I dated a guy a few years ago, let’s call him Frank. Frank was great. We had tons in common: future goals, ideas of marriage, faith, family, etc. But at some point he nonchalantly blurted out the “L” word in the same tone as, “Hey, can you pass me the salt?” “You’re great, Leah. I love ya.” Yep. He said “ya” not “you”. Was this his invitation to return the “love ya”?! More like “ya right!”
The setting: A sandy, pebble beach at sunset. We were taking in the romantic ocean scenery around us. My brain was doing everything in its power to forget all the chick flicks and Disney Princess movies that to this day tempt me to think that pixie dust and a fairy godmother can rescue my heart. Ugh.
So I did what any semi-rational woman would do. I freaked him out by interrogating him with a million-and-one questions to ascertain exactly what he meant. Frank was floored.
“I just mean that… you’re great! You know— I love ya.” Sigh. Back to square one.
This was not the great and powerful “I love you” that I had dreamed of. I was disappointed. Frank was too. He cared for me but seemed to use the word ‘love’ in the same way as loving pizza or a good movie. Today the word ‘love’ is used, redefined and distorted countless times.
What is love? Do you have a definition of love?
It is rare that we take the time to define the term love. We assume we know its definition by example or through gag-me depictions of it in media. We use the word love to describe our relationships, friendships, shoes, food, movies, etc. Obviously, we don’t really mean love when we gaze into a slice of deep-dish pizza (unless you’re from Chicago) in the same way that we utter those three little words to our spouse or significant other. What we say matters and how we define our words, or terms, matters even more.
We live our lives by our terms. Therefore, it’s important to define correctly these key terms in life because it is how we will navigate our lives.
Love. This word in particular carries a weighty meaning. If we define ‘love’ with a foundation in sexual acts, a certain type of ‘love’ awaits us— one that usually brings anxiety, insecurity, and worst of all— utility. Granted the relationship may have been rooted in genuine feelings and a healthy physical attraction for the other person, also known as the raw material of love (The base ingredients of love described by Karol Wojtyla in Love & Responsibility, 151.), but it was never given a chance to grow into something more. Something deeper.
Let’s define love this way…
Love: “Desiring the greatest good for the beloved.”
This is my definition of love inspired by St. Thomas Aquinas’ descriptions of the various types of love. Hopefully, this definition will draw us into a deeper meaning of the term ‘love’.
When we desire true goodness for someone, love goes beyond our feelings and attraction to become other-focused. This kind of altruistic love is selfless, responsible and resembles a virtuous friendship. This kind of love does not ignore the physical and emotional attractions but graduates those attractions to a mature love.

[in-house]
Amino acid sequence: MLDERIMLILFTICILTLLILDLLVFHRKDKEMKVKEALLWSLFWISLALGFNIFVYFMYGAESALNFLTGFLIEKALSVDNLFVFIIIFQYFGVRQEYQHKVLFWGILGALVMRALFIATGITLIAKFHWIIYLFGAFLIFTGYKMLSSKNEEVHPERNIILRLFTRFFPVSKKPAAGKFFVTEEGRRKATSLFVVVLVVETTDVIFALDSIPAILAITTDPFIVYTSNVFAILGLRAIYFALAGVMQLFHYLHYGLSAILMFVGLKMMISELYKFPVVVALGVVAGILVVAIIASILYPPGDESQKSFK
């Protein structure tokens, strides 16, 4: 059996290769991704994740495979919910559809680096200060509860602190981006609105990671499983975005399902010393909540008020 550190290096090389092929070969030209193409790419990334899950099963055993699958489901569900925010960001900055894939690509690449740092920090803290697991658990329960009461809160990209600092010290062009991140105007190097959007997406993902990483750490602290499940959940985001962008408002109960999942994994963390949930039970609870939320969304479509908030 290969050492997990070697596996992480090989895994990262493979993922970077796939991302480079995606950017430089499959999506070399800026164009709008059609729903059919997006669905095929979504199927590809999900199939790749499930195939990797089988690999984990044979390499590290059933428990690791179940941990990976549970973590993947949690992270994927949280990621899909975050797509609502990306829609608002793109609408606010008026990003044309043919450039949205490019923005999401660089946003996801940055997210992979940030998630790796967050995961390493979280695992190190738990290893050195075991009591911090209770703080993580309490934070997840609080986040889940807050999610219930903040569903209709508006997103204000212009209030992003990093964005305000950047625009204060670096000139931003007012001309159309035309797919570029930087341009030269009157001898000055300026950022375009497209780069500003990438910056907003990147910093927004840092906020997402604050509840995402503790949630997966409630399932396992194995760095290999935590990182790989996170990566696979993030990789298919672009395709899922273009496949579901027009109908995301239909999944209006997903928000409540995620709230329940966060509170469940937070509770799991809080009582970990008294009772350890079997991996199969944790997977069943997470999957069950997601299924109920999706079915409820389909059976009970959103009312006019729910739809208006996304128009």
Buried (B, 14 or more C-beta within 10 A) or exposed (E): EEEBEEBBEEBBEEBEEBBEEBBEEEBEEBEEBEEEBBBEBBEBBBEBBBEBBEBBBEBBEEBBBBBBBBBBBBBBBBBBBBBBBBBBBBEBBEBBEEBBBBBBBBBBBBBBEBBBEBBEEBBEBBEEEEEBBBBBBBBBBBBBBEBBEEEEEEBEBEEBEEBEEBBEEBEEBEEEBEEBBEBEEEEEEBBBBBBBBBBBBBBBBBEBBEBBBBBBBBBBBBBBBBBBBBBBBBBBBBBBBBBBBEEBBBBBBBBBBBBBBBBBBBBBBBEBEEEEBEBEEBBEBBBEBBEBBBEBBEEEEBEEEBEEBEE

Are your relationships based on desiring the greatest good for your beloved?
Are your relationships based on fear, utility or neediness?
For love to be crystal clear it must be based in truth. It must be pure, transparent and desire the absolute best for the other. When our intentions, feelings, and thoughts rise above the physical and emotional, it is then, and only then, that we begin to participate in God’s definition of love.
God’s definition of love was manifested to the world when “the Word became flesh,
and dwelt among us” ( John 1:14 ). Jesus came to take away our sins, to teach us the Father’s love and to demonstrate God’s desire for a relationship with us. He desires our greatest good because we are His beloved.
Despite our genuine feelings or raw material of love (physical attractiveness and emotions), we are called as Christians to graduate above this level. The raw materials of love are the ingredients for love but without proper integration of the value of the person they remain only as ingredients. We wouldn’t call sugar, butter and flour a cake no more than we should call the warm fuzzies and cuteness factor ‘love’. Or better said, “For love to attain its full personal value, and truly unite a man and a woman, it must be firmly based on the affirmation of the value of the person.” (Love & Responsibility, 145)
Understanding the Christian view of love should guide and encourage us to see the true value of the person and love others as Christ loves us. Mastery of this new definition of love will free us from the utilitarian attitude to see others as objects of use.
“The truth will make you free”, (John 8:32) Jesus said. Love based in truth, in desiring the greatest good for the beloved is therefore, the most freeing kind of love – the love we are meant for.